Clean pair of heels

Prem’s two-part rehabilitation continues.

I’m not just rehabilitating a horse that had a a very serious injury.

I’m also rehabilitating a racehorse, and (hopefully) turning him into a nice little riding horse.

We’ve had a few bumps along the way and will, undoubtedly, have more bumps as we continue to make progress.

Since November Prem has been on eight hours of daily turnout.

He’s been having varied exercise: ridden walk and trot, building to occasional canter in December.

As he has become fitter, I’ve also introduced exercise on the lunge.

Unfortunately after a few weeks of daily turnout, the weather changed dramatically, and all of the fields flooded.

To compensate as much as possible, Prem has been having daily spells on the horsewalker and, a couple of times a week, I’ve been letting him have an unbacked turnout in the arena.

This is Prem’s turnout this afternoon. You can see how fit (and pleased) he is

Trotting on

Time for a bit of a Prem update, and because it’s been a while since I’ve done one of these, the update comes in a few different flavours:

  • Leg update
  • Weight update
  • Turnout update
  • Exercise update
  • Lumpy update
  • Photo update

I’ll try and be brief, but there’s a lot to report:

Leg update
The most recent ultrasound scan shows that Prem’s injured leg (torn superficial flexor tendon) has made a near-perfect recovery

Weight update
I’ve been keeping Prem’s weight slightly light, instead of keeping his weight up (and therefore putting pressure on his limbs while he was standing in 24/7). Now that things have taken a turn for the better I’m gradually bringing Prem’s weight back to where it should be

Turnout update
I started introducing Prem to turnout very gradually. He didn’t have turnout as a racehorse, and he hasn’t been out of a stable since his injury in March 2017 – 8 months ago. In October I started him on ten minutes on grass, in a 10m by 30m post and rail enclosure, seven days a week. Very gradually I brought that up to four hours a day, then moved him to a 20m by 40m turnout five hours a day. Prem is now turned out 7.30am to 5.30pm in a 2 acre paddock

Exercise update
I picked up Prem’s exercise very gradually. Ignoring the horsewalker I started walking him out in-hand, in the arena, in August (before he started on turnout), for ten minutes a day. We stayed at that level for three weeks, and then stepped up to 15 minutes a day for two weeks. And then to 20 minutes a day for two weeks, and then increasing by five minutes a fortnight until we got to 45 minutes. When we got to 45 minutes a day of walking in-hand I started sitting on. We brought the duration of sitting-on walking down to 20 minutes a day, increasing by five minutes every two weeks. After six weeks I introduced trotting for a total of 5 minutes each day. We’re now at an hour of ridden exercise a day, and ten to fifteen minutes of trot work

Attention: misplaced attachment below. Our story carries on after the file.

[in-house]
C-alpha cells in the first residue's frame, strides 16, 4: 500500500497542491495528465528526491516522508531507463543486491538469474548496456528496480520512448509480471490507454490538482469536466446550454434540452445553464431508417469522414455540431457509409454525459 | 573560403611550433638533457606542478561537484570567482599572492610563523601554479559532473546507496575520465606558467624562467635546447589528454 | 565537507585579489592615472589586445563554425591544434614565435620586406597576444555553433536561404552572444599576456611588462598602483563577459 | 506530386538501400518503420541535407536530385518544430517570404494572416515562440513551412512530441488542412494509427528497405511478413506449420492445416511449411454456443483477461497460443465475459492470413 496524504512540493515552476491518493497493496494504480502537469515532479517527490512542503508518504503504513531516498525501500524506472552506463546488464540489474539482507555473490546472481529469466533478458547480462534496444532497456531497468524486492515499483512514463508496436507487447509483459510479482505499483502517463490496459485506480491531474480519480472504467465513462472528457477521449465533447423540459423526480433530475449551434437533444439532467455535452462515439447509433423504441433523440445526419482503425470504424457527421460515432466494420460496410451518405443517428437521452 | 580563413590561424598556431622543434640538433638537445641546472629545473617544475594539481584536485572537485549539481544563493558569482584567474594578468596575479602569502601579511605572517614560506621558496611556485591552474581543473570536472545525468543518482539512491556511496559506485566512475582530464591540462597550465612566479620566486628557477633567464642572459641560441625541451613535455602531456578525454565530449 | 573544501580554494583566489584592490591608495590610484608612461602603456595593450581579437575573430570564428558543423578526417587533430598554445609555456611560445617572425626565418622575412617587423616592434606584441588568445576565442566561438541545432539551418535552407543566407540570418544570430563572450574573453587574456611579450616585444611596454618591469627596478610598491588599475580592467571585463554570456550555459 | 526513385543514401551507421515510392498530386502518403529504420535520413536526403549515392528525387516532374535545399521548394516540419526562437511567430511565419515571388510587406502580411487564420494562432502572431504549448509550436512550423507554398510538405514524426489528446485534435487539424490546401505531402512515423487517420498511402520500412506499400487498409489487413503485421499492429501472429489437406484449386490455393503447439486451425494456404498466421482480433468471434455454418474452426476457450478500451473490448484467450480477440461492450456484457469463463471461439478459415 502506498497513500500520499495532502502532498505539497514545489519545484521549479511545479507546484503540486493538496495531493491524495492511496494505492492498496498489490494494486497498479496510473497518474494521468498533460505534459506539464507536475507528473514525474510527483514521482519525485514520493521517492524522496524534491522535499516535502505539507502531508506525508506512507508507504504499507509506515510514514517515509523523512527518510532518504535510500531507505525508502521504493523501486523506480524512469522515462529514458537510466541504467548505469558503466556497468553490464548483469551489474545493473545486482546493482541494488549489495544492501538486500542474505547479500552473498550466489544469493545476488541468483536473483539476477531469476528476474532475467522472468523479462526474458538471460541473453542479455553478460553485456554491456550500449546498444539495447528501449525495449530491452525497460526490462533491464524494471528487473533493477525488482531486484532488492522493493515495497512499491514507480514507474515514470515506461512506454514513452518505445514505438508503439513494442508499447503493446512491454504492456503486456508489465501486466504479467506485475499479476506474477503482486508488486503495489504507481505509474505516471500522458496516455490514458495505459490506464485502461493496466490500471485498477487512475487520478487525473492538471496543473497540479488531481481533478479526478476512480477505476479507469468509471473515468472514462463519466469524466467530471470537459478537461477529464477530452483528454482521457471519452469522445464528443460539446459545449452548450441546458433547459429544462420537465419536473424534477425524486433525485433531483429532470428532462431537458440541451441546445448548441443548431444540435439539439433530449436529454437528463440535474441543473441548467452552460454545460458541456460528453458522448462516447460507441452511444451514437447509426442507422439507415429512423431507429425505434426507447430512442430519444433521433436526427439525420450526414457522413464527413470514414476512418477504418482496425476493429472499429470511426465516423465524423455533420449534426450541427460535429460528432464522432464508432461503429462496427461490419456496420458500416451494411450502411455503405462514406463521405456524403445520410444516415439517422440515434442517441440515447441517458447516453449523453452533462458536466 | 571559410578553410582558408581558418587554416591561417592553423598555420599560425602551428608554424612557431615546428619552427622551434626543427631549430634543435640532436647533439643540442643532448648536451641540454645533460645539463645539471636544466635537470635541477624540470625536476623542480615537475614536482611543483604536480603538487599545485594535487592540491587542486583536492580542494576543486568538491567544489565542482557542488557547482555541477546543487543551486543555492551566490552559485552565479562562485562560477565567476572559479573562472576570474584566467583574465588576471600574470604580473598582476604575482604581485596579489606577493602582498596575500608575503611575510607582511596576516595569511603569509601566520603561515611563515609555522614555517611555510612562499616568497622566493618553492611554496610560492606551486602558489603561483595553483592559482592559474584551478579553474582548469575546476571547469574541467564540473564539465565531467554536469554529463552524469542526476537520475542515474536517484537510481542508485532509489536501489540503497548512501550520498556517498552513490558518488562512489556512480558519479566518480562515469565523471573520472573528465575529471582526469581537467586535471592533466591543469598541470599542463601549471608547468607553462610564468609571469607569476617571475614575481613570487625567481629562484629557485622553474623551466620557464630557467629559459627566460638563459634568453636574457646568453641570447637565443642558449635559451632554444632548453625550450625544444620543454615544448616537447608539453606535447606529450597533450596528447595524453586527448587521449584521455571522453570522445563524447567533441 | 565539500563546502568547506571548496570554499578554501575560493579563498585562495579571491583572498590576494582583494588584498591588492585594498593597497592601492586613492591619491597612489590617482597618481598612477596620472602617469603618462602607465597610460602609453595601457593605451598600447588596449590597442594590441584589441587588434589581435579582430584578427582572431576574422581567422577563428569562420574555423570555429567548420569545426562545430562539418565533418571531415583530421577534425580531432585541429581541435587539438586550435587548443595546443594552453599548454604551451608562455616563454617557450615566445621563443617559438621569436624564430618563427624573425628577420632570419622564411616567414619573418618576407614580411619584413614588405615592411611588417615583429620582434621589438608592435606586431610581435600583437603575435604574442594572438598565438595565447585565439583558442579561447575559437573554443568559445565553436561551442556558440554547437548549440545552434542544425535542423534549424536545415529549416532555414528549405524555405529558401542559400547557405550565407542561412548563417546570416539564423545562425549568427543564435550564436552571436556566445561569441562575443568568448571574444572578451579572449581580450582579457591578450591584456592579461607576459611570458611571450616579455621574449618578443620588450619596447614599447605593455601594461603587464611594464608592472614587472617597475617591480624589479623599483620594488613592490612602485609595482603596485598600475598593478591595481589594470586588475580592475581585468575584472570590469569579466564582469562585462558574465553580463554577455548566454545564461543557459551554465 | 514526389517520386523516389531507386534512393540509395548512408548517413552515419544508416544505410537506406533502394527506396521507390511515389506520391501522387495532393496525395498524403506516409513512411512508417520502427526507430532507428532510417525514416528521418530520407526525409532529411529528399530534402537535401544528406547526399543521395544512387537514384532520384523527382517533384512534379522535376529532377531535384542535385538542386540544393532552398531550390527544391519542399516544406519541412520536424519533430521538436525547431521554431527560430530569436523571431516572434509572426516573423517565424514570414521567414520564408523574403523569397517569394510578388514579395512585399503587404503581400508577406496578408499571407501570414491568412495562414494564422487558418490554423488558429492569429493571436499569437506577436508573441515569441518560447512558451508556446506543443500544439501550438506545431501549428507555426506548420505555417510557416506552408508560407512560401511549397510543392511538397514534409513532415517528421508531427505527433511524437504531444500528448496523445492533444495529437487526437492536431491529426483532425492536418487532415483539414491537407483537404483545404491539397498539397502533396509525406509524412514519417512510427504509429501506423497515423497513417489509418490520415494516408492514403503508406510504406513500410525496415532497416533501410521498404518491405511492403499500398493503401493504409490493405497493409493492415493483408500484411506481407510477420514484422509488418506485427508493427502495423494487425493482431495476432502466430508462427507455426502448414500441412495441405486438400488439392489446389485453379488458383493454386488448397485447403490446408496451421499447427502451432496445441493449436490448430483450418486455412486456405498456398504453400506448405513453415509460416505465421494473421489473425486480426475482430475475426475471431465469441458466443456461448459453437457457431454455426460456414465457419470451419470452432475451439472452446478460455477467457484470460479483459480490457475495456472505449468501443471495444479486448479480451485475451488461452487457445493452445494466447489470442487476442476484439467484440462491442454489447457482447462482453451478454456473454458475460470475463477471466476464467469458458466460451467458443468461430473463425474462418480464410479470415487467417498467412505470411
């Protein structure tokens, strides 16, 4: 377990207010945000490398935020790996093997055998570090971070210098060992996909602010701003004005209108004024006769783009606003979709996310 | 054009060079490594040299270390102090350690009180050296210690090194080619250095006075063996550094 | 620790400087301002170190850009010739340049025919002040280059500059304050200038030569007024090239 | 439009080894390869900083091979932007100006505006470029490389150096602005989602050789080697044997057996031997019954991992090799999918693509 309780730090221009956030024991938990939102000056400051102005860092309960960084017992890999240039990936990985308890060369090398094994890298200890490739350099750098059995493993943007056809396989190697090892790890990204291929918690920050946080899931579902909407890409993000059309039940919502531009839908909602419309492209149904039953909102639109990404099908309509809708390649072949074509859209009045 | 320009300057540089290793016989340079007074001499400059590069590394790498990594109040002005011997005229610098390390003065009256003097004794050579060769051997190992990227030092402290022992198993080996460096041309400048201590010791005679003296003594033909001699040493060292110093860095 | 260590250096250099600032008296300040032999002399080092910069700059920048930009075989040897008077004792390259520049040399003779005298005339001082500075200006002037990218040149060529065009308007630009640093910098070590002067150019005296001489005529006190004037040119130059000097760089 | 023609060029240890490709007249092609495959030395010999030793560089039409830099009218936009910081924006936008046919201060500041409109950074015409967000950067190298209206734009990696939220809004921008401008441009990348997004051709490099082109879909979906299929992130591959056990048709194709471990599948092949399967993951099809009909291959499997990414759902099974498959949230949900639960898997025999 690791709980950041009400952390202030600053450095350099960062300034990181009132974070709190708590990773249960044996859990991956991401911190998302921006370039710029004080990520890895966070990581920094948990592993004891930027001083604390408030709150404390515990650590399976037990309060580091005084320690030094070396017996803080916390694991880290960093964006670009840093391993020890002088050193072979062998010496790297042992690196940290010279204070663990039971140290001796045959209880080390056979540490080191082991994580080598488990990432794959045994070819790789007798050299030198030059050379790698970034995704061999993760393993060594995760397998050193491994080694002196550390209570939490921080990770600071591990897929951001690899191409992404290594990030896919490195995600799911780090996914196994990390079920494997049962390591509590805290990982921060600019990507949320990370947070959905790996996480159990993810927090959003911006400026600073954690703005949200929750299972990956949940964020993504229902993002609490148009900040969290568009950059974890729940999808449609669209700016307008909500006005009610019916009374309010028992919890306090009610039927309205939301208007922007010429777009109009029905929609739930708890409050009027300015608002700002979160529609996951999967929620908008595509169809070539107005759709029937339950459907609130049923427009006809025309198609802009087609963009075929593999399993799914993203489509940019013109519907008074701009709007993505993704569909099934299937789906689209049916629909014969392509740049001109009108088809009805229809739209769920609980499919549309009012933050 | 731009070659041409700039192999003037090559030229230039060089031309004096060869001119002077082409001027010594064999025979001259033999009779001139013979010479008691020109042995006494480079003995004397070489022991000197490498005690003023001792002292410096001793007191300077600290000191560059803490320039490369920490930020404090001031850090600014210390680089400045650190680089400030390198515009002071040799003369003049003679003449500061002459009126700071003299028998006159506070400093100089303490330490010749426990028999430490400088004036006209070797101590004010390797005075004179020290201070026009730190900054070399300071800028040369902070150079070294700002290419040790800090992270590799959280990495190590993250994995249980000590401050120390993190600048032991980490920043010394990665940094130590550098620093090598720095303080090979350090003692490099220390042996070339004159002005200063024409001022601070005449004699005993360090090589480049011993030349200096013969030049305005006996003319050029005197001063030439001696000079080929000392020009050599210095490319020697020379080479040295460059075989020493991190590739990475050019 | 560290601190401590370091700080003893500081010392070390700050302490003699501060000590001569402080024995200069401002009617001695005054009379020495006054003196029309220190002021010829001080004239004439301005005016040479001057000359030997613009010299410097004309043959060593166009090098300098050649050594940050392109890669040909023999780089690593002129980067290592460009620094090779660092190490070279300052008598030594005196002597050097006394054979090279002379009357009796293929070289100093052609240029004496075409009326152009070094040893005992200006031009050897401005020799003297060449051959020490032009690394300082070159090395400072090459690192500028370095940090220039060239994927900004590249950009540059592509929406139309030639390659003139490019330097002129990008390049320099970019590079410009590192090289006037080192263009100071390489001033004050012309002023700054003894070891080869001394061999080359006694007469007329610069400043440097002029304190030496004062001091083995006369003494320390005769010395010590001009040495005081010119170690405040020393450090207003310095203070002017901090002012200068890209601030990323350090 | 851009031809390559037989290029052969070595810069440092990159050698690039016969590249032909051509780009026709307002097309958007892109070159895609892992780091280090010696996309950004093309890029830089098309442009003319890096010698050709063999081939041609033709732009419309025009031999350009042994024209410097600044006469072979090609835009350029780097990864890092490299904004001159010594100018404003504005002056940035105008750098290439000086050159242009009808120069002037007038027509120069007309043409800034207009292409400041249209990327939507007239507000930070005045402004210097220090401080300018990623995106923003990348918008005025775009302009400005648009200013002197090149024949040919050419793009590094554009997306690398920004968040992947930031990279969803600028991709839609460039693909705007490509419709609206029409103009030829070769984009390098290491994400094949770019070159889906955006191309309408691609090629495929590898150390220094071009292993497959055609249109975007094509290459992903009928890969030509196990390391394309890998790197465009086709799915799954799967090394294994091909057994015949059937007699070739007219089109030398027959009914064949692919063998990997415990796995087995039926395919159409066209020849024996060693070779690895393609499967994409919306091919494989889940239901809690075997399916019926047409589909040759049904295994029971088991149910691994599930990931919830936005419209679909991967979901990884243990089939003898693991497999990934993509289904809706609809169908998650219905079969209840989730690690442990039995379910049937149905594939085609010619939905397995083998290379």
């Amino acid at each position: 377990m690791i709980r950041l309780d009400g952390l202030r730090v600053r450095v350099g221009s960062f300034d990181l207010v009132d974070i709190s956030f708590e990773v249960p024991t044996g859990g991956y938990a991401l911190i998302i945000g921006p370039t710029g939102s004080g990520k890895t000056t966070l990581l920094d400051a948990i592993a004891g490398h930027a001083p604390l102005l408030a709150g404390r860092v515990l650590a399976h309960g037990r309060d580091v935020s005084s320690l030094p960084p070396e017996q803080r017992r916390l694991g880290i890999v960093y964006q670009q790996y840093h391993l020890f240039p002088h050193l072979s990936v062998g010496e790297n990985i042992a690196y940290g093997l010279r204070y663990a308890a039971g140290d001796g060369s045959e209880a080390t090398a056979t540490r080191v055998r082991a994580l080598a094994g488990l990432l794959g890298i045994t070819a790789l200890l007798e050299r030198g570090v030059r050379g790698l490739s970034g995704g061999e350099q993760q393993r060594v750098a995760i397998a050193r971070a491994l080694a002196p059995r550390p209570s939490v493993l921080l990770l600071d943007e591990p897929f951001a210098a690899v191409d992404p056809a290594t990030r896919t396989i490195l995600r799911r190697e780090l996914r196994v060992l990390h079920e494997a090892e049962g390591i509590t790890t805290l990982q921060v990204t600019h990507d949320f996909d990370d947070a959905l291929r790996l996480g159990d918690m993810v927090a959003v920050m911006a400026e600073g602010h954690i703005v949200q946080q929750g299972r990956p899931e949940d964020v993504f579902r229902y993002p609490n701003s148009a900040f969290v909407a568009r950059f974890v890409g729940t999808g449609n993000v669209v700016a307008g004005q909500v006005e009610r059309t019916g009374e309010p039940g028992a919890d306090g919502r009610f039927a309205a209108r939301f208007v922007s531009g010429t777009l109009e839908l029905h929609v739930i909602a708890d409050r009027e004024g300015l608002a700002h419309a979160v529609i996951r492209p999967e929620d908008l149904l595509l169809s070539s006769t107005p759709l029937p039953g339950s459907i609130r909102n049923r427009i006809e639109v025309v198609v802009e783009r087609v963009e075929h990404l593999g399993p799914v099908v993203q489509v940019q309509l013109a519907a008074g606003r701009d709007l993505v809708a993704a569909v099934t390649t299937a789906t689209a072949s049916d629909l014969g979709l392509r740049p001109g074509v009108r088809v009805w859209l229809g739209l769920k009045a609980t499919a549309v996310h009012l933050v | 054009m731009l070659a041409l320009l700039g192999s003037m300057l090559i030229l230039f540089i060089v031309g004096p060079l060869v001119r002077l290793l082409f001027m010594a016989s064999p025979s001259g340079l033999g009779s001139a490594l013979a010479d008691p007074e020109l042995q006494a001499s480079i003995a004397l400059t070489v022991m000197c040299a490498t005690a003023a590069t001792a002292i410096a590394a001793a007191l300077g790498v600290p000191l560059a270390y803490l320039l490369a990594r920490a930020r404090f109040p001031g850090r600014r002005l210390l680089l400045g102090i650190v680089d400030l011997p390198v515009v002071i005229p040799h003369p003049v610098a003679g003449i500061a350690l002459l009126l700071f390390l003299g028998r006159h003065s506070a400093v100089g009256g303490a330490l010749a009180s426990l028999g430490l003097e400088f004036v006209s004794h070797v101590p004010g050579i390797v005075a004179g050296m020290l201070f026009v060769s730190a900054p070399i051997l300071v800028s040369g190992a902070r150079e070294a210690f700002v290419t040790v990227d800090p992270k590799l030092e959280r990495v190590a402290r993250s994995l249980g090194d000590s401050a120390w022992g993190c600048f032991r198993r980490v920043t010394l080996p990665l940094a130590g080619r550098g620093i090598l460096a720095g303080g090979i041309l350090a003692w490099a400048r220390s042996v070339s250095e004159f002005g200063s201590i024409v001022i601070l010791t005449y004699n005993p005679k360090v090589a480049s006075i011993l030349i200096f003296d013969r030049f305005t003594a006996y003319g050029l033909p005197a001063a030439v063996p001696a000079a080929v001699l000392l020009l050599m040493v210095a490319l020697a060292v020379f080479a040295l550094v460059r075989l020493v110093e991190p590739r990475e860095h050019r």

Lumpy update
This is a puzzle. Prem has had two outbreaks of lumps. The first outbreak saw lumps over his back, neck, and a huge haematoma on his belly. The vet put the first outbreak down to an adverse reaction to a broad-spectrum wormer. Prem was on antibiotics for a week (have you any idea how difficult it is to get two large sachets of antibiotics a day in to a fussy eater?), and the lumps cleared up. The second outbreak was six weeks later. This time the vet couldn’t put his finger on anything. He said ‘Maybe he’s just a sensitive soul’. Hmmmm… Anyway, Prem had a shot of cortisone and is currently back on antibiotics for another week

Photo update
I’ve been spending some time tidying Prem up; his tail is looking smarter, and his mane is starting to look less like he’s borrowed it from a wild zebra. With the ridden work he is now beginning to muscle up and take proper shape again. And he loves being groomed. So after all this time, and after all these changes, the ups and the downs, this is how he looks today:

Premier Grand Cru

Premier Grand Cru

Not too shabby, I hope you’ll agree?

Four legs good!

The vet came out for Prem’s second scan today.

Backstory: the injury to his near-fore Superficial Flexor Tendon occurred in March. Since then he’s been on box rest, with in-hand exercise on an increasing scale. For the last few weeks I’ve been splitting up his in-hand: half of the day’s exercise in the morning, half in the evening.

The first thing the vet commented on was that the leg looks much reduced, and had lost its ‘banana’ appearance.

The second thing the vet said, as I was towed, at great speed, down the trot-up, was that Prem is sound.

The re-scan showed major improvements in all areas.

Comparison photos and measurements showed how much Prem has improved. And it’s a lot.

The vet has said that we should continue the walking exercise, but there’s no need to stay in-hand; we can progress to being ridden in walk.

Prem's near fore being ultrasound scanned

Prem’s near fore being ultrasound scanned


For the last two weeks I’ve been walking Prem out in-hand, but tacked up, so that when I do put a saddle on him, it isn’t going to trip his mind out.

So the next time I tack him up, I’m going to try to sit on (if Prem will let me!).

I’ve put together a bridle from Beech’s tack which fits Prem as if it had been measured for him.

When we reach 45 minutes of walk, we can introduce five minutes of trot.

And in four weeks Prem can have an hour of turnout a day.

This is all such positive news, the vet said I was to keep on doing what we’ve been doing.

So we shall.

Horsing about (a bit)

It’s been two months since Prem/Bob arrived at his new home in sunny Leicestershire, and his character is really showing through now.

From the gentle little wicker I get in the mornings, to the full-blown YES!’ of a wicker I get at tea-time, he’s proving he has a sense of occasion.

And a sense of humour.

Like when I’m skipping out and he clamps his teeth on the shavings fork and tries to carry it around the box for me.

And the way he won’t let me top up his water bucket without taking a good long pull at the water before I put it in.

And let’s also mention the way he won’t take water from the automatic drinker in the first place.

Such a character.


Prem/Bob is up to 15-minutes of in-hand walking per day.

The vet said he would rather that we didn’t use the walker, so for 15-minutes a day Prem/Bob and I walk purposefully around the arena.

After just ambling about, leaving random tracks in the equirubber/sand surface, I hit on a cunning plan to raise the boredom threshold.

We are walking almost every dressage test I’ve ever ridden (and a couple that I’ve only judged, not ridden).

We had a few sticky moments with Medium 71 the other day, but that was partly down to a young horse pratting about in a nearby paddock, and Prem’s/Bob’s natural inclination to run through the bridle (we almost didn’t stay at walk).

As well as following these patterns in walk, we are also working on our halt to walk, and walk to halt transitions.

They’re not exactly snappy yet, but at least these transitions are becoming established.